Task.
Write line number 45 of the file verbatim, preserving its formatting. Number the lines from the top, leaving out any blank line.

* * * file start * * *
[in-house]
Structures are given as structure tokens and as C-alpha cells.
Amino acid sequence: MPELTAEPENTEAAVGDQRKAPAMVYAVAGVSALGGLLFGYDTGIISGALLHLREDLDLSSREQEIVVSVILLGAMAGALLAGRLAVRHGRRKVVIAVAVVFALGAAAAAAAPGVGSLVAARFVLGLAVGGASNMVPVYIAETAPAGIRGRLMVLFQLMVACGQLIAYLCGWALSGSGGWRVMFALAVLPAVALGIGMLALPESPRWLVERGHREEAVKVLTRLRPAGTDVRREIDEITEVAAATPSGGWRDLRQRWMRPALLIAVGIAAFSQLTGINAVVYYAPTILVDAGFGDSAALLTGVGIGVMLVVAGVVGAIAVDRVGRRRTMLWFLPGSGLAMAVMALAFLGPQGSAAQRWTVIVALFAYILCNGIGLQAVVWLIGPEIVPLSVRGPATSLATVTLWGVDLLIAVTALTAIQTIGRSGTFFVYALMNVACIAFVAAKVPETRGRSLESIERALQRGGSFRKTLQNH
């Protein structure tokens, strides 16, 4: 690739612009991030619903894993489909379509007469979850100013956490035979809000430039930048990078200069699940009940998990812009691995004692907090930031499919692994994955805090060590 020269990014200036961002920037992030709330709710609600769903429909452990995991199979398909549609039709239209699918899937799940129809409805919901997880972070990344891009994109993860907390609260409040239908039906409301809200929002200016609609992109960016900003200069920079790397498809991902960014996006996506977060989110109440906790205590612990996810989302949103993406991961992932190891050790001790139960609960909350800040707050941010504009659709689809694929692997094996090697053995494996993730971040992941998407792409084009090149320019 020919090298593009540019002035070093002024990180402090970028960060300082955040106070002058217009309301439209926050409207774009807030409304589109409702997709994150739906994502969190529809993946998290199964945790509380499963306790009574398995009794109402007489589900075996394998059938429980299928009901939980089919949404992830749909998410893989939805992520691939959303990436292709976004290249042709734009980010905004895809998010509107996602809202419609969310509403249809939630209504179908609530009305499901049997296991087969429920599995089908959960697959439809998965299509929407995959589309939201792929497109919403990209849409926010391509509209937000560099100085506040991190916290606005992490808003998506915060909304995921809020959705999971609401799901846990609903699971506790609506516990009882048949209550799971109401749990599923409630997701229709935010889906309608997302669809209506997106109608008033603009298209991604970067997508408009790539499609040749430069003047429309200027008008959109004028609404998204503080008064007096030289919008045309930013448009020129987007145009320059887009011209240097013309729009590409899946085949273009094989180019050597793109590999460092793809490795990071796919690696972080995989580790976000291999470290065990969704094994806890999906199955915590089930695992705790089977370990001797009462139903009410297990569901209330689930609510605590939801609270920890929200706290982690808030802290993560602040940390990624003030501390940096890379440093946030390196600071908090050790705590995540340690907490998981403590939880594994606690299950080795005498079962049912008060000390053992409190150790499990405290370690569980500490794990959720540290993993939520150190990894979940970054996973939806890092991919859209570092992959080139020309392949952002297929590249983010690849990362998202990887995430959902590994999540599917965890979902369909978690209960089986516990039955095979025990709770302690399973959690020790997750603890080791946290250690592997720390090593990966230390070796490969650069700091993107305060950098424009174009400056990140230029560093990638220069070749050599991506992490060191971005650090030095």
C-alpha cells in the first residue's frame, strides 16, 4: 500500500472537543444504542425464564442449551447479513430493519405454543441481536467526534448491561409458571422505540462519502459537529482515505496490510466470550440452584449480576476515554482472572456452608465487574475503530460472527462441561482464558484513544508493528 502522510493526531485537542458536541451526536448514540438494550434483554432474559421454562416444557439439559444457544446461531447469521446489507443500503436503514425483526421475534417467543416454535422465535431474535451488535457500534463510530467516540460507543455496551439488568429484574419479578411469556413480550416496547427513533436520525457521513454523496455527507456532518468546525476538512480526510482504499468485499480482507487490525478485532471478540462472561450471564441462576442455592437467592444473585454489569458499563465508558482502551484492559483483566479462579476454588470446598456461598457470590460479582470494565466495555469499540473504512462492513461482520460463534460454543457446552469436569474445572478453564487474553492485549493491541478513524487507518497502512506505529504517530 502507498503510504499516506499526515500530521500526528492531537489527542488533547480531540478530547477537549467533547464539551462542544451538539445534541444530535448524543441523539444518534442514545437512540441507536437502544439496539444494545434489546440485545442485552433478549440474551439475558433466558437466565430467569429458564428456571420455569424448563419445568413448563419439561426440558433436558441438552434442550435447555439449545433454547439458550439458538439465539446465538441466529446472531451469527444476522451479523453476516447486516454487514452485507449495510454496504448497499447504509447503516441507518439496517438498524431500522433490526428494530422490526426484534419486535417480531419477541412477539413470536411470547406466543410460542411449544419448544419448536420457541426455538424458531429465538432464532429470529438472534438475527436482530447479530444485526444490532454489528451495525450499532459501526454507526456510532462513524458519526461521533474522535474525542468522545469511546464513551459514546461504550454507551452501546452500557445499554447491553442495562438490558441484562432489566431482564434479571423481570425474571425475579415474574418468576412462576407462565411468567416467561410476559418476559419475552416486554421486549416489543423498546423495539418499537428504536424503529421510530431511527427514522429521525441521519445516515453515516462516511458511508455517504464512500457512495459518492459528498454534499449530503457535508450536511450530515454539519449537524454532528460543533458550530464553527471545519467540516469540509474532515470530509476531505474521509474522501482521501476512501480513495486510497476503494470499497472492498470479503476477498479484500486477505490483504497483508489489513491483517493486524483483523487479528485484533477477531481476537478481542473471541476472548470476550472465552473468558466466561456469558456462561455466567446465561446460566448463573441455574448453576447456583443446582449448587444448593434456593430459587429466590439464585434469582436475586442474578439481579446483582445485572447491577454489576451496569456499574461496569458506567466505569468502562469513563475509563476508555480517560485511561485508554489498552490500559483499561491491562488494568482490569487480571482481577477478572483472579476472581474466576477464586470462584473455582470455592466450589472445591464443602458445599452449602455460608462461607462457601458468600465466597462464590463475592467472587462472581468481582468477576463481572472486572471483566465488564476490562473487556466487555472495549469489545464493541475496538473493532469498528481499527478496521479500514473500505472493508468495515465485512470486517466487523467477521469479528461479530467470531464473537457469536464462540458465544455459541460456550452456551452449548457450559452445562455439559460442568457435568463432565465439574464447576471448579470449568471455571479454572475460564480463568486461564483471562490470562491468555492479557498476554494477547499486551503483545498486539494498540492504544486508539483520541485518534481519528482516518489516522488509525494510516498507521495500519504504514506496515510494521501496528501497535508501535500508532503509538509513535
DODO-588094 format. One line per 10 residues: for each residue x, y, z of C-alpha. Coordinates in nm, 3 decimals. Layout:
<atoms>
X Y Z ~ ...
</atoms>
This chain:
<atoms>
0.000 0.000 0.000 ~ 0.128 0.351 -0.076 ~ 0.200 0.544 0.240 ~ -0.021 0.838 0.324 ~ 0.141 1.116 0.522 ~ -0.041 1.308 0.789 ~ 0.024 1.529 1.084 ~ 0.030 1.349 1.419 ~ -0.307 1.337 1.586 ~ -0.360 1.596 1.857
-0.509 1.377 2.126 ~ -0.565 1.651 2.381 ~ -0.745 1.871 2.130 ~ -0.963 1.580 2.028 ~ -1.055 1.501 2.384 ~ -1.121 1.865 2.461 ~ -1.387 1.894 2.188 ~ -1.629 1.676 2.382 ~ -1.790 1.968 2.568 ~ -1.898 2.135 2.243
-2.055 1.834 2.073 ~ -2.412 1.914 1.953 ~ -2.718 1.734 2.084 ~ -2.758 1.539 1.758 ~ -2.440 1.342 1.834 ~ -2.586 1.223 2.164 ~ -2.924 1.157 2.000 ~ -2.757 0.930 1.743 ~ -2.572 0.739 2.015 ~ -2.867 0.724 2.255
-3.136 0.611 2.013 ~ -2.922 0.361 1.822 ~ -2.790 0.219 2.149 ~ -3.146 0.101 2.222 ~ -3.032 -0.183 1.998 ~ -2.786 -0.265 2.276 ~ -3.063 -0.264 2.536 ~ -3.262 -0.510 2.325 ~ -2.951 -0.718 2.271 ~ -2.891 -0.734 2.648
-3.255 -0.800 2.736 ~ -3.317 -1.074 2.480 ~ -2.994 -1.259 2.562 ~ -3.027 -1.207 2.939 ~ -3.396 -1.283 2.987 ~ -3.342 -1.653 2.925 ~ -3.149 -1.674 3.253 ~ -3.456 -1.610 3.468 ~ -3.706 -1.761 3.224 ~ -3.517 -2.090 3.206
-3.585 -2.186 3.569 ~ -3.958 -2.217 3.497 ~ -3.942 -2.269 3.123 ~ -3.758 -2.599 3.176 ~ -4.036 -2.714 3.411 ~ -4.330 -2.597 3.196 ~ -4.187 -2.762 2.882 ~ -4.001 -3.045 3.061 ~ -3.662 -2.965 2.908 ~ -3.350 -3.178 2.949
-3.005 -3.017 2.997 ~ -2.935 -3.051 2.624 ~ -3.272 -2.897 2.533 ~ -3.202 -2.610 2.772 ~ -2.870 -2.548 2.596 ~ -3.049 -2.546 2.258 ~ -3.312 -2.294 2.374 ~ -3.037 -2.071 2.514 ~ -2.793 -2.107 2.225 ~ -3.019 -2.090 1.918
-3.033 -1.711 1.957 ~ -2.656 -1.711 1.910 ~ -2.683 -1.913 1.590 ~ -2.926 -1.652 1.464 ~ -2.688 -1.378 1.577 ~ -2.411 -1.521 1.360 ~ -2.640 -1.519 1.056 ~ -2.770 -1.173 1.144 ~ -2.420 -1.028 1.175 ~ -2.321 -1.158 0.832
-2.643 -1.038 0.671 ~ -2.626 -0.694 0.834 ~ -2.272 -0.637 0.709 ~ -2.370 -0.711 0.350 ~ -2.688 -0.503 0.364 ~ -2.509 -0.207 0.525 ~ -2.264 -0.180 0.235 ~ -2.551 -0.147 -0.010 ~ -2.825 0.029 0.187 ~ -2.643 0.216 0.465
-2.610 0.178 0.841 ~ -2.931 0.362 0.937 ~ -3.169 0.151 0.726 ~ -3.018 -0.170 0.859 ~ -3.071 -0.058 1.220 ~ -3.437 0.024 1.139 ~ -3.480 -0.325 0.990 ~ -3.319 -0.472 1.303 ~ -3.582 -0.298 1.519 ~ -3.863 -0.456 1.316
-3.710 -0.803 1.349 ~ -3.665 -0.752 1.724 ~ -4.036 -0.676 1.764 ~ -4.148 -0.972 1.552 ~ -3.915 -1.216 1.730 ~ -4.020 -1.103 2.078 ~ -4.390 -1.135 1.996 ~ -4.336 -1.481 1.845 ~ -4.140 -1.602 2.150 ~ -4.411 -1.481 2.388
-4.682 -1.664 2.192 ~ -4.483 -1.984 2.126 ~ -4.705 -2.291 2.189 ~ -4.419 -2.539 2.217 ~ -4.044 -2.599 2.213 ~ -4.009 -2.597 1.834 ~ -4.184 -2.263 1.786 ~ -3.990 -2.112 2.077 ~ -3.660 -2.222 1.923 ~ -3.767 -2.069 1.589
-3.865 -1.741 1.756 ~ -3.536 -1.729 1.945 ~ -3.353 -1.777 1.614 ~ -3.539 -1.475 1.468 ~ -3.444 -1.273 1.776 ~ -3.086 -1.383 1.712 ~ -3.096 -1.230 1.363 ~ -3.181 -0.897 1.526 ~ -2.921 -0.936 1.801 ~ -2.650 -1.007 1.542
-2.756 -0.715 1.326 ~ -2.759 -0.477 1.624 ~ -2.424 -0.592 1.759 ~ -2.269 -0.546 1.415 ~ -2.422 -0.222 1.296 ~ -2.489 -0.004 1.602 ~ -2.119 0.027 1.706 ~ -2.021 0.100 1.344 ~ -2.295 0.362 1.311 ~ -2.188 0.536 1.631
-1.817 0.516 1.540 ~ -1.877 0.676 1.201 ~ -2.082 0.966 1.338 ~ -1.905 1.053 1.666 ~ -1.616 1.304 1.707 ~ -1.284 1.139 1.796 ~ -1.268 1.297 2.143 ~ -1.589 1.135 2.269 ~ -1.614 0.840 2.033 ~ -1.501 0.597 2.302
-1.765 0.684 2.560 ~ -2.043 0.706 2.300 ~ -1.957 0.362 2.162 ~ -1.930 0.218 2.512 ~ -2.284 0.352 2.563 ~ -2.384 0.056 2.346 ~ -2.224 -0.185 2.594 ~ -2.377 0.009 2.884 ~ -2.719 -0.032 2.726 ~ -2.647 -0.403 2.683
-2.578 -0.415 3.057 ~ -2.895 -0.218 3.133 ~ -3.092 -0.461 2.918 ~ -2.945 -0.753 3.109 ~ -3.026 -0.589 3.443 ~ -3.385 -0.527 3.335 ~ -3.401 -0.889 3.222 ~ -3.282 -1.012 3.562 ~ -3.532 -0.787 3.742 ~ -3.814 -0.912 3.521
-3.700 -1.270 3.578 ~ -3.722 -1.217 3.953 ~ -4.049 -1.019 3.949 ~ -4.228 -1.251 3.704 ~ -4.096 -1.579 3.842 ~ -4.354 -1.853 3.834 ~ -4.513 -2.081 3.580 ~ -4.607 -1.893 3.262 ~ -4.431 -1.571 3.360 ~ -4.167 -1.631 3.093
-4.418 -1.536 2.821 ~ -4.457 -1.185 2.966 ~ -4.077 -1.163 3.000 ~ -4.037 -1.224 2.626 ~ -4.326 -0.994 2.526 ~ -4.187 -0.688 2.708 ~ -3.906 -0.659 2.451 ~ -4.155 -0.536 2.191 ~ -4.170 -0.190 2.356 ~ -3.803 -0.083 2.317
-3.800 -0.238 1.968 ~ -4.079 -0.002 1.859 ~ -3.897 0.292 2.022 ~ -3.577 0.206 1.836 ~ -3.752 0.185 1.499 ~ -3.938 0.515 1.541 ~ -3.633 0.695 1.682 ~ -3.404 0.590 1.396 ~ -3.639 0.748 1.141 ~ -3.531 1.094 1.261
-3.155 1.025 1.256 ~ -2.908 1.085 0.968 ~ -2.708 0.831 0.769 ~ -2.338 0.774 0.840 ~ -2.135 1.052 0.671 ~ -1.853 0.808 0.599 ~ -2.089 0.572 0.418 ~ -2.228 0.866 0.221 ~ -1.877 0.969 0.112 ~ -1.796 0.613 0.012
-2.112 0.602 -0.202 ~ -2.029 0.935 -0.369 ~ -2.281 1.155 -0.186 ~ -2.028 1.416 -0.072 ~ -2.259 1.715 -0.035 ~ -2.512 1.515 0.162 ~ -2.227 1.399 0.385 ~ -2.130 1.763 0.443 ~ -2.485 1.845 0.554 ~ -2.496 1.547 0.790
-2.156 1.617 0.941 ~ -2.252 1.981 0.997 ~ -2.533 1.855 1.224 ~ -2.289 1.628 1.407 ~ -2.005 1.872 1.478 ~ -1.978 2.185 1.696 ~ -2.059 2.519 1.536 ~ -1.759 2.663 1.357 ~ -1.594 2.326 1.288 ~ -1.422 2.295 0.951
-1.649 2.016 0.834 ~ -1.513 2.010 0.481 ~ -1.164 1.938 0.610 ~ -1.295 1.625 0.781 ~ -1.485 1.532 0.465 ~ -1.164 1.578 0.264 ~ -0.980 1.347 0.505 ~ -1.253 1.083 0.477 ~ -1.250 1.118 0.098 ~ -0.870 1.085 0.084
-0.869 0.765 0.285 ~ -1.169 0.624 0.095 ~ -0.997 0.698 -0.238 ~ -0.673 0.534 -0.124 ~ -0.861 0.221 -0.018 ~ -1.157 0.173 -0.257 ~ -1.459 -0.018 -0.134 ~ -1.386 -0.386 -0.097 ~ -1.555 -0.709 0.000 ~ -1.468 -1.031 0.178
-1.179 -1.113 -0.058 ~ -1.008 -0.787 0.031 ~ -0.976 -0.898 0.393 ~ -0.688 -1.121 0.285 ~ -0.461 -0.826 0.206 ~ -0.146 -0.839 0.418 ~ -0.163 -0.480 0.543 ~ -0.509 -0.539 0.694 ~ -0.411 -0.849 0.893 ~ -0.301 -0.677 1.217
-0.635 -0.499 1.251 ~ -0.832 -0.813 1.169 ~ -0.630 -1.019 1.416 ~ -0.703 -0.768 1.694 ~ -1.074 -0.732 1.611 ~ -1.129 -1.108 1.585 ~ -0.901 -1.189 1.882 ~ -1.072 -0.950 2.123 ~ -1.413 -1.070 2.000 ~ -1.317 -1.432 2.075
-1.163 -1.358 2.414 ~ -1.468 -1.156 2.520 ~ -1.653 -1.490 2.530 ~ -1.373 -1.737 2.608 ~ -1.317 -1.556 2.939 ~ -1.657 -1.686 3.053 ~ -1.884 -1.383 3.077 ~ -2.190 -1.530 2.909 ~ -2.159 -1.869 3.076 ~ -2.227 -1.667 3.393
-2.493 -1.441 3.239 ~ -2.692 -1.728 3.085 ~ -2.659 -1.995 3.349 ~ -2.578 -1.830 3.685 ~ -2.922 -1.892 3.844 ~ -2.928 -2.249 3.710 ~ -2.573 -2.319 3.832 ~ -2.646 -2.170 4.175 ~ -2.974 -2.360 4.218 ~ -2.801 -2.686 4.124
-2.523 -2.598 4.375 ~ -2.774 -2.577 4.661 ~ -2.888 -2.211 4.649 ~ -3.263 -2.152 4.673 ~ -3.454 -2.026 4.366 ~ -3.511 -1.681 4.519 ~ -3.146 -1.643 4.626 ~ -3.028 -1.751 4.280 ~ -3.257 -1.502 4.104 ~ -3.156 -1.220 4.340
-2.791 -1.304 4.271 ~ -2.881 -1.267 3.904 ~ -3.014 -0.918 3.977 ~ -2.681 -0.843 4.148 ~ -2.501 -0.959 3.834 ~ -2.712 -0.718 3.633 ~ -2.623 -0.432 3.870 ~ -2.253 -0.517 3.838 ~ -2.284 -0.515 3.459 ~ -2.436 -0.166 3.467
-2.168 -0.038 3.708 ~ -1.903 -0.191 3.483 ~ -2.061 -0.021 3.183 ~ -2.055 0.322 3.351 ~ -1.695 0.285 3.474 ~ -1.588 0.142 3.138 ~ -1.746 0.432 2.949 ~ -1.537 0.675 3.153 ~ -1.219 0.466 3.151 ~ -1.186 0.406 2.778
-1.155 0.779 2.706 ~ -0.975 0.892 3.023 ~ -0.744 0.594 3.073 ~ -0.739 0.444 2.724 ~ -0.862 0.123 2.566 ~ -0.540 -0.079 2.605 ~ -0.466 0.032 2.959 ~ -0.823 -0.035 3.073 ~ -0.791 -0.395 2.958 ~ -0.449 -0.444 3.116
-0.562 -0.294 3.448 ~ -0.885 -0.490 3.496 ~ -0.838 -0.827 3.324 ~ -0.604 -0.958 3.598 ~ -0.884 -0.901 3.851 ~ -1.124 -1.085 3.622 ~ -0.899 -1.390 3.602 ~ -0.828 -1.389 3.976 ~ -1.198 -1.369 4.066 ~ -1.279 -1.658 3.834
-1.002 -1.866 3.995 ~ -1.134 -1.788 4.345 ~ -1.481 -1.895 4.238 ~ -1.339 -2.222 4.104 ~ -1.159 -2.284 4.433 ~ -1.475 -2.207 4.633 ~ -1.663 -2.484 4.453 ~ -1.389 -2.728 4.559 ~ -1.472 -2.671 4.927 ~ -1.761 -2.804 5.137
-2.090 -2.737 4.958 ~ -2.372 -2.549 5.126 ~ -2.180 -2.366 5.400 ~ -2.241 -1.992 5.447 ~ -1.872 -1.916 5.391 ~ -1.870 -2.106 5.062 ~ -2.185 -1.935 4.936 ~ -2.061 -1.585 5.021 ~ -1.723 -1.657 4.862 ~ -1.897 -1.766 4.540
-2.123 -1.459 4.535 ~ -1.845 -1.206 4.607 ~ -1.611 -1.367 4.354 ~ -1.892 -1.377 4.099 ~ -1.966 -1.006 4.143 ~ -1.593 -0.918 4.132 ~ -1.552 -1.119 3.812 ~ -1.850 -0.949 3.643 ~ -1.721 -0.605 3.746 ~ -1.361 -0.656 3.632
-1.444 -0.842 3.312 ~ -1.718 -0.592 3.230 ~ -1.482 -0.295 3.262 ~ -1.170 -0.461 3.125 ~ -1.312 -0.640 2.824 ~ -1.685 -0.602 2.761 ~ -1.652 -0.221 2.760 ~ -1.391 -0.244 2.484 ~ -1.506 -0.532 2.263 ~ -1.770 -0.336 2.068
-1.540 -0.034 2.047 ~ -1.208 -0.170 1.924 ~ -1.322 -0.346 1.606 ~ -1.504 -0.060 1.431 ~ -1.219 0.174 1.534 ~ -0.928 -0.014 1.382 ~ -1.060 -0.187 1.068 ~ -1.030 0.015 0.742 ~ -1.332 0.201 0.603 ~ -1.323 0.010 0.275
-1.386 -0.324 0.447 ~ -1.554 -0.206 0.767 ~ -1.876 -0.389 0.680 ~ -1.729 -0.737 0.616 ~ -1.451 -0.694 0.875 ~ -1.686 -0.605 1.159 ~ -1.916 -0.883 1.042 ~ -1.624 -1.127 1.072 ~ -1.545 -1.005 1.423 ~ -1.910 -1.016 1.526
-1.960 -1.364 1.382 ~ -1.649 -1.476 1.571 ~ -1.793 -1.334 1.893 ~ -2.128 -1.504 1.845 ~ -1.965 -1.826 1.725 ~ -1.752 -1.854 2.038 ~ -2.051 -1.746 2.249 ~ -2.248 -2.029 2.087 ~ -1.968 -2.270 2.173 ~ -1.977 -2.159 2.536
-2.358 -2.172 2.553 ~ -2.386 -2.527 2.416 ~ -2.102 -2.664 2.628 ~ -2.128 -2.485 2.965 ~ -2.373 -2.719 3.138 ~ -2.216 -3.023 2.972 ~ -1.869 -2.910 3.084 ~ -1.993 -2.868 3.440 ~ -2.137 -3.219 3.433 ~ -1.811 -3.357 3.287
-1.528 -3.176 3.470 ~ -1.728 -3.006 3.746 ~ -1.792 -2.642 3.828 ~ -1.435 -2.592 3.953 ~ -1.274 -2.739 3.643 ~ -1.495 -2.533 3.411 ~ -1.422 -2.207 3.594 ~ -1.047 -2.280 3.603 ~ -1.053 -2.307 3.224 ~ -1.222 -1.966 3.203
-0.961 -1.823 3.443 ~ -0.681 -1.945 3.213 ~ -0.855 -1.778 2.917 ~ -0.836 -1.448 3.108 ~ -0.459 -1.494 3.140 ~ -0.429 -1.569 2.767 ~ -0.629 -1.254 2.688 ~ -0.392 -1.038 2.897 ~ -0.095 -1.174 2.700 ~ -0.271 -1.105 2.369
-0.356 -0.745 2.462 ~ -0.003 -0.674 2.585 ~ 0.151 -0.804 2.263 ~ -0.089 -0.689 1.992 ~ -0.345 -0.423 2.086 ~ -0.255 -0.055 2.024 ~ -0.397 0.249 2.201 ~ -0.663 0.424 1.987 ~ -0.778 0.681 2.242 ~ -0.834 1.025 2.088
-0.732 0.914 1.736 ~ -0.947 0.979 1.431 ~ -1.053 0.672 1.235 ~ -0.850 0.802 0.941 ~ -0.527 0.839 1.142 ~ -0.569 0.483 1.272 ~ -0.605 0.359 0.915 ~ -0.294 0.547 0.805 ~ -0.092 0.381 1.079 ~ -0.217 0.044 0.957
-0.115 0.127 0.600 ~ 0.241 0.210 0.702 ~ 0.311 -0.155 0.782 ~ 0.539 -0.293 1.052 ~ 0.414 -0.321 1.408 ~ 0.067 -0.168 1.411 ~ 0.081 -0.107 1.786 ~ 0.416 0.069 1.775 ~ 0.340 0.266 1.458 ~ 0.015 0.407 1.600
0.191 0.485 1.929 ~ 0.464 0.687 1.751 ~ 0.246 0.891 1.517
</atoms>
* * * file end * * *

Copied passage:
-0.562 -0.294 3.448 ~ -0.885 -0.490 3.496 ~ -0.838 -0.827 3.324 ~ -0.604 -0.958 3.598 ~ -0.884 -0.901 3.851 ~ -1.124 -1.085 3.622 ~ -0.899 -1.390 3.602 ~ -0.828 -1.389 3.976 ~ -1.198 -1.369 4.066 ~ -1.279 -1.658 3.834